Analysis Of John Steinbeck's The Pearl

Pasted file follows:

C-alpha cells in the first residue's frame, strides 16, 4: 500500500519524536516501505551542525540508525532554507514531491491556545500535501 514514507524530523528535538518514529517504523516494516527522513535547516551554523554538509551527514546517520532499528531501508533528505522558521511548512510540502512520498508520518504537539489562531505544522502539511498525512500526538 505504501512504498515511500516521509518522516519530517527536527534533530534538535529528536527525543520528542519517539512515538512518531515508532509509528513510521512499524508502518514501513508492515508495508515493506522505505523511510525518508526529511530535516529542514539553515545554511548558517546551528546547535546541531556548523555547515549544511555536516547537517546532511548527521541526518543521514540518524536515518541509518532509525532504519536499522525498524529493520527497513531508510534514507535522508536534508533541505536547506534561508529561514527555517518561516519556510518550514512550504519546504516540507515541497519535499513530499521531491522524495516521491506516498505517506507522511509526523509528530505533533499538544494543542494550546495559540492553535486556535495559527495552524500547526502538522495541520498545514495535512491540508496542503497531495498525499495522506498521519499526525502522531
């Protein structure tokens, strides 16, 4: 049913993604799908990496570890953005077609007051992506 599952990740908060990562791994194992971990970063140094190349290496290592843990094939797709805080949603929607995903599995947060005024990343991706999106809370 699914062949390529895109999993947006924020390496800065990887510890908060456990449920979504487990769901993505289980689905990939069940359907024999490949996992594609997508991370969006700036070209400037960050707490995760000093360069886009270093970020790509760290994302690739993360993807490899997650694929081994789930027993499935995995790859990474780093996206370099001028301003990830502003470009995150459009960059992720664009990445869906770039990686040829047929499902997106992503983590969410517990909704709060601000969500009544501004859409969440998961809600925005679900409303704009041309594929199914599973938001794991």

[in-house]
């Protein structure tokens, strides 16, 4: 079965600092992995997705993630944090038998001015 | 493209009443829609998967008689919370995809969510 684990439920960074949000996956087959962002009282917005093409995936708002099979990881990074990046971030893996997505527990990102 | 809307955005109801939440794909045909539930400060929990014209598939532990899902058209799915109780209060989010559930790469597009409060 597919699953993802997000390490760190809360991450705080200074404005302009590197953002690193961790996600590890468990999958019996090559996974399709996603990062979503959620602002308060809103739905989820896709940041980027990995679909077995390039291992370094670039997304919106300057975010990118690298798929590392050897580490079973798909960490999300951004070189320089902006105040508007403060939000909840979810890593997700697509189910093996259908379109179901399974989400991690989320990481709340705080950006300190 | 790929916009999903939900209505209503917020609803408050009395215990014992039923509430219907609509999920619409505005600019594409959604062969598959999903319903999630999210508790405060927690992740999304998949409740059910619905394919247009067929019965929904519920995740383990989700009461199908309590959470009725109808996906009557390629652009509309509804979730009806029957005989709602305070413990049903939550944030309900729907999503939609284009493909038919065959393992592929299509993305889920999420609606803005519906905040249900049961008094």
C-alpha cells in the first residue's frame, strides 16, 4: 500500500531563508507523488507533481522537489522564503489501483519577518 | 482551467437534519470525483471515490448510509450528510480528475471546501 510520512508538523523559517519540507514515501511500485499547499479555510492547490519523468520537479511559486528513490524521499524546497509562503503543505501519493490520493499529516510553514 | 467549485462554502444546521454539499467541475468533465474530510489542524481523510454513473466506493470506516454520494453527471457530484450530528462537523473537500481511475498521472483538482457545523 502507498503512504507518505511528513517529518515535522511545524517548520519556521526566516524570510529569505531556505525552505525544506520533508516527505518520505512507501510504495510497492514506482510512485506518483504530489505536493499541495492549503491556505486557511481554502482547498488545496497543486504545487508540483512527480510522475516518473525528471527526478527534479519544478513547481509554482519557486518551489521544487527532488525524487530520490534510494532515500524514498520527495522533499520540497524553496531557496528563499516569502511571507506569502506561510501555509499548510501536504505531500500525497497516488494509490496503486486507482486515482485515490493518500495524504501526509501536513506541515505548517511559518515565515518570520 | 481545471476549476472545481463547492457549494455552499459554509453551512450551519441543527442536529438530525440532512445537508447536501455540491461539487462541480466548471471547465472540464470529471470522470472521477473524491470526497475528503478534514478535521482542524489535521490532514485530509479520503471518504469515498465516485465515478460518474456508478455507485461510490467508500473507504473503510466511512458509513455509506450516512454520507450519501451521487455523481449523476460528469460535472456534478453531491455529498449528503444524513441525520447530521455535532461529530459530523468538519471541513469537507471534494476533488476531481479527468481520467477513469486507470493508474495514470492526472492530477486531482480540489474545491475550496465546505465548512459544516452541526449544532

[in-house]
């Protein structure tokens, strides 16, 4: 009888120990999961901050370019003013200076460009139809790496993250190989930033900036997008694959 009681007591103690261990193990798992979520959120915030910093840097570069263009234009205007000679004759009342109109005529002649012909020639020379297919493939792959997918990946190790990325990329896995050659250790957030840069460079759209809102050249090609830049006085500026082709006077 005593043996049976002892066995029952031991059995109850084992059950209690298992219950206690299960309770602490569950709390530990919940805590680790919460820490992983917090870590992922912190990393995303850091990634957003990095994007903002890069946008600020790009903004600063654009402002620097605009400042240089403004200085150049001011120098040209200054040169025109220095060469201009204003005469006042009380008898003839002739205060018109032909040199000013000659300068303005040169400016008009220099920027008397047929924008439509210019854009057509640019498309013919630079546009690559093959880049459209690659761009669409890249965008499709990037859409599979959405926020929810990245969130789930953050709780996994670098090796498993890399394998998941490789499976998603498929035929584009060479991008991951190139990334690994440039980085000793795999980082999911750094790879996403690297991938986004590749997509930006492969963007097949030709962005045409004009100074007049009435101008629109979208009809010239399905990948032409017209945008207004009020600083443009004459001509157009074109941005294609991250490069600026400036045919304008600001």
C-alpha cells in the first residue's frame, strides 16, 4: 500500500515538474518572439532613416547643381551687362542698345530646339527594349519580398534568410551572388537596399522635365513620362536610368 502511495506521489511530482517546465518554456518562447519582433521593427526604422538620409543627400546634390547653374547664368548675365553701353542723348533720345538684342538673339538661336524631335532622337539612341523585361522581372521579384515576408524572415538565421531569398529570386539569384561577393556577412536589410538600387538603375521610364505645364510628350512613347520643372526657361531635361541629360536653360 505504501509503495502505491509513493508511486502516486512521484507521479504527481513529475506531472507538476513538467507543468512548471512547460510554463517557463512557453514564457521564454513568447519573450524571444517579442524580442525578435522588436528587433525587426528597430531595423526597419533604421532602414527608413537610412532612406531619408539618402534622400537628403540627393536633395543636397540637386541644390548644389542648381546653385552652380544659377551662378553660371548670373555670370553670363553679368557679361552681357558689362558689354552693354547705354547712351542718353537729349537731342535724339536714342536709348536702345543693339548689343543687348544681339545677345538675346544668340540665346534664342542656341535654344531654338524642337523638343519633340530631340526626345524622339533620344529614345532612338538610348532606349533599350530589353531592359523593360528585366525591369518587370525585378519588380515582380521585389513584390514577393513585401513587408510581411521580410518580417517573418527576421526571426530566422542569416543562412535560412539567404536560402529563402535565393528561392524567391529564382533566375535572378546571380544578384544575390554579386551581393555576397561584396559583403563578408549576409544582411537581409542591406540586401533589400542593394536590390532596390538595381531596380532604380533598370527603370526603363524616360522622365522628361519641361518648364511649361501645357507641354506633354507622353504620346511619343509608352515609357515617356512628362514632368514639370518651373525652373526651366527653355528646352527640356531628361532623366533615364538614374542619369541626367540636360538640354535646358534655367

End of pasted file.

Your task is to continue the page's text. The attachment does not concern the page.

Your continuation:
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The Pearl, by John Steinbeck is a wonderful classic that has attracted many people around the world and has been used in many high school classes. An indigent family tries their best to survive near the shore in La Paz, Mexico. Kino, the fisherman, his wife, Juana, and their baby, Coyotito face many challenges as Coyotito is stung by a scorpion. They have no money to support him and they have many more upcoming problems. This book tells the story of how they found the great pearl, and how in the end it was lost once again. In John Steinbeck’s The Pearl the most meaningful sentence is “It is not good to want a thing too much”(18) because it contributes to foreshadowing of Kino’s later experience. Wanting a thing too much may always cause unfortunate events in the end and a man should not get too greedy. The inclusion of the sentence, “It is not good to want a thing too much,” leads to the problem when Kino has to run away with his family and he cannot let his family have a safe and happy life. Juana mentions this sentence near the beginning of the book when their family goes to the ocean in hopes of finding a pearl. When Kino finds a large, bright oyster and places it on the bottom of their canoe, Juana knows that it is not good to want a thing too much as it will drive the luck away. She looks away and pretended to not be excited at the sight of the great oyster. Their family has the luck of finding the great pearl, and Kino becomes too desperate in his hopes of
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